Compression for Clustering

An Example

A refrain that I repeat over and over is that many things can be viewed as a prediction game and that better prediction is just better compression. And when someone says something is unpredictable they actually mean this data is highly incompressible - maybe the data generating function is of high kolmogorov complexity or comes from a treacherous search space.

So for example I can tell you that in their core essence, there is not much difference between a scientist and gzip or winzip (actually the best comparison would be 7zip as I explain later). A scientist is trying to make sense of data by creating a simpler description that makes predictions - i.e. compression.

This can be taken literally by doing actual science using something like 7-zip. Using a very simple technique called normalized compression distance - a measure of the similarity between two bit strings by approximating their normalized information distance, itself incomputable since it is based on the Kolmogorov complexity function. For example, one can compare and cluster genomes into phylogenetic trees using 7zip.

To do so I first used the PPMD algo from the 7zip library to compare pairs of files (something like LZW/gzip will not do due to having too small a context though using a larger dictionary cancels this). I then wrote an implementation of the nearest-neighbor chain algorithm for clustering (in F#, no errors, it just worked on first go! Also, in retrospect I see this is easily adaptable to huffman coding).

Of course I don't have the time or bandwidth to compare whole genomes so settled for a couple chromosomes across a a handful of monkeys/apes (gorilla, chimp, baboon, rhesus monkey, macaque and human). You can see the resulting graph below even though looking at a single chromosome or two is not very representative. It ran through the O(N^2) algorithm on the ~ 1GB data set in a few minutes on my machine.

I did the same with some 30 or so text documents (much smaller so faster) and got a result much more easily judged.

The resulting clustering was excellent: with a section on math and category theory, another on neuroscience, another on machine learning and another on exotic computing.

Compression and Intelligence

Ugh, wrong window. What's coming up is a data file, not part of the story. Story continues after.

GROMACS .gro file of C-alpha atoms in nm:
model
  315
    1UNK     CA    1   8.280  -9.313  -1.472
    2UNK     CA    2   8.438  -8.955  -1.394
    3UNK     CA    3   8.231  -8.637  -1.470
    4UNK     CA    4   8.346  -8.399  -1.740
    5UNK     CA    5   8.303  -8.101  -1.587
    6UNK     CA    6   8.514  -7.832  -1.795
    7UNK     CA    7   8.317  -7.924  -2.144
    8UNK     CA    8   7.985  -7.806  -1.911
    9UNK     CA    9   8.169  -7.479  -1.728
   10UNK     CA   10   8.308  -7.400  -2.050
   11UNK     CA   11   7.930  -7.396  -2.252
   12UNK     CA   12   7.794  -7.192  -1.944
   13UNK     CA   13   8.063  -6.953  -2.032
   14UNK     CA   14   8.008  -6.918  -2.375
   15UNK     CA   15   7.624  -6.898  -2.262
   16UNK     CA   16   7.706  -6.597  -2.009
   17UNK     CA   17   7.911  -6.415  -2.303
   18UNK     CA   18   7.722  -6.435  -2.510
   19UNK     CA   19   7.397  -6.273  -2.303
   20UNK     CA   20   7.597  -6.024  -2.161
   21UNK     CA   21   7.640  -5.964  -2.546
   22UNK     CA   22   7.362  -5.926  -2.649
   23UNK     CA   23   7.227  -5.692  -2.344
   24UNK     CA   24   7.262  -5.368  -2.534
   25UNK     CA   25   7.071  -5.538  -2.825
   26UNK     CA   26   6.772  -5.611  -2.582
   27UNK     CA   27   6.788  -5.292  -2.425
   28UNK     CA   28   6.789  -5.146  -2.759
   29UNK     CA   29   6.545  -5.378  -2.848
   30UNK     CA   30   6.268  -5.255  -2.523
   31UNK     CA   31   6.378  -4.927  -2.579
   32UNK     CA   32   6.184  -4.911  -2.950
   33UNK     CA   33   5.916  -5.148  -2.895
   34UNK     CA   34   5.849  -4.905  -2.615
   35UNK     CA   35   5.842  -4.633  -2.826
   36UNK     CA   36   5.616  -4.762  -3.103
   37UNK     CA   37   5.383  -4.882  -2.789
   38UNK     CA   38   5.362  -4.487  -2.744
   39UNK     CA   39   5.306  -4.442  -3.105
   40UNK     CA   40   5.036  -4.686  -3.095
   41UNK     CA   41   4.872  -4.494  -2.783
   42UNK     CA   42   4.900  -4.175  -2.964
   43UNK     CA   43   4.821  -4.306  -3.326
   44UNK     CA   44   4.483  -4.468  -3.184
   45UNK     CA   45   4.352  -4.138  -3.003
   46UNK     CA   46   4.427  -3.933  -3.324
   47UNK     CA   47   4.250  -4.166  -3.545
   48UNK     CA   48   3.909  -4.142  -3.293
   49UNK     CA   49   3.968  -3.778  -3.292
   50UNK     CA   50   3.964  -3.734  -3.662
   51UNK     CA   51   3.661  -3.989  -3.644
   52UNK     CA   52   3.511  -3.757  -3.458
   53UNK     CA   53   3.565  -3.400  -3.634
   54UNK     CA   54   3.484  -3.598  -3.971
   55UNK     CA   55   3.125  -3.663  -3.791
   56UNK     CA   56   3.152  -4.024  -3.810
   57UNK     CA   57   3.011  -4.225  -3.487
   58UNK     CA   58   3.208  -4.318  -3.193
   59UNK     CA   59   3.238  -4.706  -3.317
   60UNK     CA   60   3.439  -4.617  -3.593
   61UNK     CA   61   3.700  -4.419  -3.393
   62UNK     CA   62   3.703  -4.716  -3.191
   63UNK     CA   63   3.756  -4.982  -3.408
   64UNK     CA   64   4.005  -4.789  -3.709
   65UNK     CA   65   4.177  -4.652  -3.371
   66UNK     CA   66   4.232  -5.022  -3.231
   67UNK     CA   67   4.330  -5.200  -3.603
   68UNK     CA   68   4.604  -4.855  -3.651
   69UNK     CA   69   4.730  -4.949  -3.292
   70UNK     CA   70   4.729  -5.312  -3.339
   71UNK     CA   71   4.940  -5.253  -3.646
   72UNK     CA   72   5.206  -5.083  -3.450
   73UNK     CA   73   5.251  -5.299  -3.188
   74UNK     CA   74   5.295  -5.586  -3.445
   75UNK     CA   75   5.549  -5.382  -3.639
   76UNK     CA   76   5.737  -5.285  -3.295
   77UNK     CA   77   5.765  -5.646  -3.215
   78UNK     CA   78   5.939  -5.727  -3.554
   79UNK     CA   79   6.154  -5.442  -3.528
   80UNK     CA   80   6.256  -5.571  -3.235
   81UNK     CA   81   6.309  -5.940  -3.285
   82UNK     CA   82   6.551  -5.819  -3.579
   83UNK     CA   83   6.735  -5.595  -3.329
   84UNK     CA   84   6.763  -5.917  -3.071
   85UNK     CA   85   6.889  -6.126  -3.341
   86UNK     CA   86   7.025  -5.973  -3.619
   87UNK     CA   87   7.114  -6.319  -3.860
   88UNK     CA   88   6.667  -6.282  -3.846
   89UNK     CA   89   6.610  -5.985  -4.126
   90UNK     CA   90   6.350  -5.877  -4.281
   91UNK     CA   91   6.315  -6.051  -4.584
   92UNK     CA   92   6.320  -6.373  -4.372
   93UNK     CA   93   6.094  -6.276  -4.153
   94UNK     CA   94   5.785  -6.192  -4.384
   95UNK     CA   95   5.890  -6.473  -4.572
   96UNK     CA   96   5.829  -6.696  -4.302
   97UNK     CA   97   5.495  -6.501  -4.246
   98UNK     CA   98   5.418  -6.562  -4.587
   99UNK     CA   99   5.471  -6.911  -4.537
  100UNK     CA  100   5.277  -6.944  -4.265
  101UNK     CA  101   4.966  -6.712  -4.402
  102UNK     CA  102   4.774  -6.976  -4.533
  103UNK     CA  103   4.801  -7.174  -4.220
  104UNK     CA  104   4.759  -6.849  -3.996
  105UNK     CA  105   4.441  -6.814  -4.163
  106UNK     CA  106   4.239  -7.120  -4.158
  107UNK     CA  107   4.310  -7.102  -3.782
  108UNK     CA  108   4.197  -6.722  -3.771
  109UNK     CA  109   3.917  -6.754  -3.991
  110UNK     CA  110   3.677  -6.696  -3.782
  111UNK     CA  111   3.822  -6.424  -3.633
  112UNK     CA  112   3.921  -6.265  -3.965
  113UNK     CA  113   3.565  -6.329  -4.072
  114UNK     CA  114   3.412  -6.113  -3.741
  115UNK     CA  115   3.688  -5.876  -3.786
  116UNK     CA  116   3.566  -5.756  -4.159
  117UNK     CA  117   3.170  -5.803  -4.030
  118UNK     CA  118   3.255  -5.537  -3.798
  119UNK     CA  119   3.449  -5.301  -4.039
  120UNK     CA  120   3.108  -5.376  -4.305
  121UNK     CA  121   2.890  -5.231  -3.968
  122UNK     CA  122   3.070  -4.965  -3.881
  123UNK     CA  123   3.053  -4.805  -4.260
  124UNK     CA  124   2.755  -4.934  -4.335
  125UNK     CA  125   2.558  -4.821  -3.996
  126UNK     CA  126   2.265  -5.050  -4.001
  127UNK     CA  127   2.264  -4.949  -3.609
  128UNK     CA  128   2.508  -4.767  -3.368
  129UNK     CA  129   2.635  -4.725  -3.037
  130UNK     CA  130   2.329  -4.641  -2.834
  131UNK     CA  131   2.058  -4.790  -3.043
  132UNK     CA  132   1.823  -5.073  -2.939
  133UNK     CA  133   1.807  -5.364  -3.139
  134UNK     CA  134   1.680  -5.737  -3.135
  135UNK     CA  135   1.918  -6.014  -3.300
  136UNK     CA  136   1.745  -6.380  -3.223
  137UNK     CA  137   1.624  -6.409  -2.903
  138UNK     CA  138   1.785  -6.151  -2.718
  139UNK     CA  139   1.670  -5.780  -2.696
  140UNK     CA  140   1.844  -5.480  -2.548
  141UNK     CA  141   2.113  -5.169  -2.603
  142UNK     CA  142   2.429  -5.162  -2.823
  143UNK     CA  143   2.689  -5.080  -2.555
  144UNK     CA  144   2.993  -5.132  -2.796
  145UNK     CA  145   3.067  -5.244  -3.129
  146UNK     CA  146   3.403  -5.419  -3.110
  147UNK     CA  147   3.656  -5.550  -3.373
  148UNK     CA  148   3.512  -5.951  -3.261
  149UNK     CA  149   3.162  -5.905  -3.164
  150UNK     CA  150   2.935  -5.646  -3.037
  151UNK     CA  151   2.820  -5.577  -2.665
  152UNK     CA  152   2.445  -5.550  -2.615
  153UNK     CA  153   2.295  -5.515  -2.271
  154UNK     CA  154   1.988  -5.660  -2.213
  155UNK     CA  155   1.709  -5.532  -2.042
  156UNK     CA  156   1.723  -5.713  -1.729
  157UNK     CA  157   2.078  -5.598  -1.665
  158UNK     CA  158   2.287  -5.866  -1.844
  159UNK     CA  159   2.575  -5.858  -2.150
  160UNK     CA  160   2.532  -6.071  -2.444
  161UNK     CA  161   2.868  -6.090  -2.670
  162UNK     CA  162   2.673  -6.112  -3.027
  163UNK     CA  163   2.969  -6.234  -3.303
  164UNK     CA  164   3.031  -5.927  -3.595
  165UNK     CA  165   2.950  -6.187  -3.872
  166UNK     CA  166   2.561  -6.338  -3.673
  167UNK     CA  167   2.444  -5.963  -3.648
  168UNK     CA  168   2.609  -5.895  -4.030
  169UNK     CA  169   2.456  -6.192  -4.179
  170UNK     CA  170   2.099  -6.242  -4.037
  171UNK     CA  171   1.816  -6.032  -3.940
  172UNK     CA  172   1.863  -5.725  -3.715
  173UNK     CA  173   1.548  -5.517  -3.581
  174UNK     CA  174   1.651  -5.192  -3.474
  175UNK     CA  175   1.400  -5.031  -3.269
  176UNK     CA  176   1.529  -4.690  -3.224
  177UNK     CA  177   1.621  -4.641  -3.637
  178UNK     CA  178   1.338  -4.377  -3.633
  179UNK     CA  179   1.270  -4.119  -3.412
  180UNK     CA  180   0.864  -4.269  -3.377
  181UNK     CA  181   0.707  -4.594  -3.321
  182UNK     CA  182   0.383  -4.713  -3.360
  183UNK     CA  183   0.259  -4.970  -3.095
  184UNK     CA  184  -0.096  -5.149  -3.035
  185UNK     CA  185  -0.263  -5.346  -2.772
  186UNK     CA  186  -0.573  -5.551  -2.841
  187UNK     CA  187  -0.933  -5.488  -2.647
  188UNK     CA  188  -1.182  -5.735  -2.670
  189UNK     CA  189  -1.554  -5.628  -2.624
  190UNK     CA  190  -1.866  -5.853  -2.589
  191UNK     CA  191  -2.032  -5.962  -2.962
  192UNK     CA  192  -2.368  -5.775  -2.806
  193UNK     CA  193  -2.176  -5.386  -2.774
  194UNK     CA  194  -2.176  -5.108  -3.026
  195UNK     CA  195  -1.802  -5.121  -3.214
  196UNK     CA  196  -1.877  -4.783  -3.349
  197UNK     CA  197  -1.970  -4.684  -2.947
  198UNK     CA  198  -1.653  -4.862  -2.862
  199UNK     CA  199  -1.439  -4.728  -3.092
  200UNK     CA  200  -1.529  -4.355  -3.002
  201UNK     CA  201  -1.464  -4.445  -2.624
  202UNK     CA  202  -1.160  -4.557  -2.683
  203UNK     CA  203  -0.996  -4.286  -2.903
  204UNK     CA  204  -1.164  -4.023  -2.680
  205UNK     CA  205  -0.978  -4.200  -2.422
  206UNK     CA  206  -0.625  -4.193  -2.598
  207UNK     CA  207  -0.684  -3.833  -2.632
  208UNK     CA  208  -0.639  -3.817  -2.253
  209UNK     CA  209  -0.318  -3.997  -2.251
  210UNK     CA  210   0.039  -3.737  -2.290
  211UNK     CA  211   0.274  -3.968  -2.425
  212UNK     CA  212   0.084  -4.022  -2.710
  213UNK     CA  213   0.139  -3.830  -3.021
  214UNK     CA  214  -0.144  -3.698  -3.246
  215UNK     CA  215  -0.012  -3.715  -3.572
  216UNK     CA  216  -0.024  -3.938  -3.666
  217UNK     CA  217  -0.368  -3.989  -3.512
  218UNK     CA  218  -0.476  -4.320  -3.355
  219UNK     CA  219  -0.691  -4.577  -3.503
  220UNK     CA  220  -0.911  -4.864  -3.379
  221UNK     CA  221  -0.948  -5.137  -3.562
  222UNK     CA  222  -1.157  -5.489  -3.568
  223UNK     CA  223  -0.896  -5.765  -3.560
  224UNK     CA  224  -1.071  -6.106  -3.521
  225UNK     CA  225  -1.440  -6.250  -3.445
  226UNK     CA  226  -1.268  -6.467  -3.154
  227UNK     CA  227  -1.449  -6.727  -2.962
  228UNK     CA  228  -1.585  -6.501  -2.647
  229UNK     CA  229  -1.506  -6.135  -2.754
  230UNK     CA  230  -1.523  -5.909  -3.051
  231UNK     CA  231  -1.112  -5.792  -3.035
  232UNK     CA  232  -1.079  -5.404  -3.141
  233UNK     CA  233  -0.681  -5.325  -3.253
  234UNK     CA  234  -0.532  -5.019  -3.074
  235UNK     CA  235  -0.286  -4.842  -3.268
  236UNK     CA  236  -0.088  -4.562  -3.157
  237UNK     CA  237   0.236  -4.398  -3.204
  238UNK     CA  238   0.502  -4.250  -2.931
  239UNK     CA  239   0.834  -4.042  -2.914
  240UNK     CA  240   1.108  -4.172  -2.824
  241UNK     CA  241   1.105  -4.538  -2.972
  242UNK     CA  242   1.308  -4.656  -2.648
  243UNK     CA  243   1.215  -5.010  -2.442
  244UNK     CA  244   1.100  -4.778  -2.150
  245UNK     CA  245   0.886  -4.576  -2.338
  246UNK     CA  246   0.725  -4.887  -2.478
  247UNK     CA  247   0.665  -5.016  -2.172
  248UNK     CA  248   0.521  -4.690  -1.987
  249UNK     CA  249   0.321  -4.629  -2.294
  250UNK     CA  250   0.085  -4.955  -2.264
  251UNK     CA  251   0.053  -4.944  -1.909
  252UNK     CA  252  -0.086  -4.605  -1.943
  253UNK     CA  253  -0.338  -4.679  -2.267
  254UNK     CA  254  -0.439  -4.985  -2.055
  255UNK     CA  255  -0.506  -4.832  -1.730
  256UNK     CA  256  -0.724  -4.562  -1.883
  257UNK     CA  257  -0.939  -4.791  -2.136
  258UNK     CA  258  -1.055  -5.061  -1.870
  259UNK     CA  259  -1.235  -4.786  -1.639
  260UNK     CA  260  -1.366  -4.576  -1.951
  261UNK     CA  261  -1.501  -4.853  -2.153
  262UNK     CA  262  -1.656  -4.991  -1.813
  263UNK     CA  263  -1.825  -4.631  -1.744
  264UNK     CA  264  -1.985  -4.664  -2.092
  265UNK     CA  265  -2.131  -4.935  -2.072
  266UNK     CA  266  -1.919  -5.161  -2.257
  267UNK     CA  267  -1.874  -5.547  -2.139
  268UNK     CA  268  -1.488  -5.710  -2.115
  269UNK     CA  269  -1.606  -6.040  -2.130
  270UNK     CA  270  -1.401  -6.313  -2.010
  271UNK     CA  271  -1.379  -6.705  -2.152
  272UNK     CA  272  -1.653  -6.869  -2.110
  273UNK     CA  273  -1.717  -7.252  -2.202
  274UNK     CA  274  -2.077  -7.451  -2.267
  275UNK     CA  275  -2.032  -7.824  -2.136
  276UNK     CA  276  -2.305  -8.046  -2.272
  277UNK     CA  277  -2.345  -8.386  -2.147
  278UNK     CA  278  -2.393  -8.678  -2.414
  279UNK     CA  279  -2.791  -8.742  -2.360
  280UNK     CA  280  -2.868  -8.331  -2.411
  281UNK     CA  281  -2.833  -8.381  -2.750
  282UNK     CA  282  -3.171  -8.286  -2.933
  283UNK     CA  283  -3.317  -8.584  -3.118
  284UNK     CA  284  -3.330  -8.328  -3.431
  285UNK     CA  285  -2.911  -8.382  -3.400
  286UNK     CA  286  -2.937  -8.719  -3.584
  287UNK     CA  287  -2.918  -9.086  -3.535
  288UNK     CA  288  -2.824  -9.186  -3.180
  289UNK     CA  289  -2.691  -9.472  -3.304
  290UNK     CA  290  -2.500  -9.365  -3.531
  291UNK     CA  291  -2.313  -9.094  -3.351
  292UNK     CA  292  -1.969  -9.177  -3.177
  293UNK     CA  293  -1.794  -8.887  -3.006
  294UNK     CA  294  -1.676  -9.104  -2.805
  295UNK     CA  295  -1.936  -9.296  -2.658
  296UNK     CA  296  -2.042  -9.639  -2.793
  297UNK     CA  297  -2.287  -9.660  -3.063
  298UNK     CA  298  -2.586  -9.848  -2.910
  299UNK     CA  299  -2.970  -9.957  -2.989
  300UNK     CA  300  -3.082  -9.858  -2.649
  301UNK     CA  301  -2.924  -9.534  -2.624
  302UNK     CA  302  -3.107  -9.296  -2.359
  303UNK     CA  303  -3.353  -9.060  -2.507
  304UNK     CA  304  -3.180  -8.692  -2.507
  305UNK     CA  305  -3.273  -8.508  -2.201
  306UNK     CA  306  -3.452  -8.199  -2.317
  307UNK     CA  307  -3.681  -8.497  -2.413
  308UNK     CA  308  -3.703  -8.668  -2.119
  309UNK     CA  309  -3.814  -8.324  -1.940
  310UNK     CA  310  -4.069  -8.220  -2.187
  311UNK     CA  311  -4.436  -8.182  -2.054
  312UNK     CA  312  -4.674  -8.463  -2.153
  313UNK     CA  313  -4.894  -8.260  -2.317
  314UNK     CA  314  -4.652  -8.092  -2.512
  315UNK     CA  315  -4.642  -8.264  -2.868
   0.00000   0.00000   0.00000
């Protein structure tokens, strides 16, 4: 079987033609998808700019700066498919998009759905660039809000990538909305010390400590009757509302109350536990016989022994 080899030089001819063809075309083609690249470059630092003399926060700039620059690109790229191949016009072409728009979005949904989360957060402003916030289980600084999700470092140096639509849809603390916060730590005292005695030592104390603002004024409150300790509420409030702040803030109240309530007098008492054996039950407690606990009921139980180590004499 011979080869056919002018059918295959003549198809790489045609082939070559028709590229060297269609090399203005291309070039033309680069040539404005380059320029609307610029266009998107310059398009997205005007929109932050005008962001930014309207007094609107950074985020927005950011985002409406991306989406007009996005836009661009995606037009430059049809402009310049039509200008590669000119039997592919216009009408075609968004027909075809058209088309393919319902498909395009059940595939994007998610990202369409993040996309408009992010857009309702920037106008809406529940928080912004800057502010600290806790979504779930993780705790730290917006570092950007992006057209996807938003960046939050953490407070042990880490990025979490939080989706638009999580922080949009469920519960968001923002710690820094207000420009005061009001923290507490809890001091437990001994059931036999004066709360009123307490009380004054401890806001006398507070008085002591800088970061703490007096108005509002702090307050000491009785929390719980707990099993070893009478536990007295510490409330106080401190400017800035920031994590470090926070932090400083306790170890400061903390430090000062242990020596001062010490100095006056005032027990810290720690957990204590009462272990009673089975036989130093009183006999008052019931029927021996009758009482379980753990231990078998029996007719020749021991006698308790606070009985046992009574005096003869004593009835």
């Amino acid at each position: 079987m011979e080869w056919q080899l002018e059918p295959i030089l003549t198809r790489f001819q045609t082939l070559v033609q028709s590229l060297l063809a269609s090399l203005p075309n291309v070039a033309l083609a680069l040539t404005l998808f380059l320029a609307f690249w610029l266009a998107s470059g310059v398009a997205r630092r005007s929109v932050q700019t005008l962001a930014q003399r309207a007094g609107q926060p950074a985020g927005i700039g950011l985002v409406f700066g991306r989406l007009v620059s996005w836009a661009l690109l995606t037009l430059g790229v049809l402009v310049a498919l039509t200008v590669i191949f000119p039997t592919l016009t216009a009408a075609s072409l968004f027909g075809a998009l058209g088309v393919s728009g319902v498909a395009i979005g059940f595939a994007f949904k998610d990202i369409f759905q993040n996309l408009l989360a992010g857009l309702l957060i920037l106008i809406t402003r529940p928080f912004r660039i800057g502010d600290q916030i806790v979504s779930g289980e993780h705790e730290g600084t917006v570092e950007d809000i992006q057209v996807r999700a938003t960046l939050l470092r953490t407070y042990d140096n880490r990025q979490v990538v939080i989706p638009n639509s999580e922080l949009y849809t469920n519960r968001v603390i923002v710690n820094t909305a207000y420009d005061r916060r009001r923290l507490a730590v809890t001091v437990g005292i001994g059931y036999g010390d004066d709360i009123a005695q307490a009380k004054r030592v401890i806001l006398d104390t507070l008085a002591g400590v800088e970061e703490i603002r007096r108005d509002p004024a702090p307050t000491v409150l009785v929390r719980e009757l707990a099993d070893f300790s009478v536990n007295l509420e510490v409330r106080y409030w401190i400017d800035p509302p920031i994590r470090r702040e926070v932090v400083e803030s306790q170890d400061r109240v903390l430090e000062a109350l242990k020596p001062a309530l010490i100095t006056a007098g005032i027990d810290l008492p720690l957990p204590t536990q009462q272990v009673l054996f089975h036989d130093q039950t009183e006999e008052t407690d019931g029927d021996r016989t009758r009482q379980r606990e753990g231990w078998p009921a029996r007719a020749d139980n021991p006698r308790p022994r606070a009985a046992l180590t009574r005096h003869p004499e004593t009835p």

Marcus Hutter has an excellent argument for why being able to compress English text at its expected entropy rate ~ 1 bit per character would necessarily signify an AI. In fact top entries in his competition make use of Neural Networks in their compression algorithm and take nearly 10 hours to compress 1GB, blurring the illusory boundaries between Machine Learning and compression. Alas, while impressive they are still mostly limited to the word level. To get better concepts will need to be incorporated.

You can look at it this way. Near perfect compression implies a couple of things. It implies the ability to understand ambiguous contexts, non-specific references and vague language. Such an algorithm would require sophisticated knowledge of not just grammar but knowledge and culture, hence it could read and write English as well as any human.

Consider a simple example of compressing a series of digits such as 14159265... This is at first incompressible but if you recognized it as the decimal portion of pi you could simply represent it symbolically. Of course utilizing all of human knowledge as the model makes a mere look up table and is counter to Occam's Razor. It would be intelligence through brute force stupidity which is not even computationally tractable - hence the need for powerful but smaller models. The more intelligent the model the more it minimizes the data's minimum description length: Length(Model) - log2(probability of data Given Model). We prefer the smaller model not because it is necessarily better but because all things being equal it's much less likely to break way into the future.

I hope after reading this you now have an appreciation for the intelligence behind 7zip (the best open source compression library btw) and how learning, compression, coding and prediction are all related.

Images of the Clusters

The below are the clusters created from the NCDs.


Chromosomes

img1 img2


Categorizing Books and Articles

img


Same Tree as Above but from Another view

img


Code

Below is the code. It was not written with optimality in mind although it is still fairly performant (I like that word so nya).


lit.er.al.ly adv.

  1. In a literal manner; word for word: translated the Greek passage literally.
  2. In a literal or strict sense: Don't take my remarks literally.

Usage Problem

  1. a. Really; actually: "There are people in the world who literally do not know how to boil water" (Craig Claiborne).
  2. b. Used as an intensive before a figurative expression.

Usage Note: For more than a hundred years, critics have remarked on the incoherency of using literally in a way that suggests the exact opposite of its primary sense of "in a manner that accords with the literal sense of the words." In 1926, for example, H.W. Fowler cited the example "The 300,000 Unionists ... will be literally thrown to the wolves." The practice does not stem from a change in the meaning of literally itselfif it did, the word would long since have come to mean "virtually" or "figuratively"but from a natural tendency to use the word as a general intensive, as in They had literally no help from the government on the project, where no contrast with the figurative sense of the words is intended.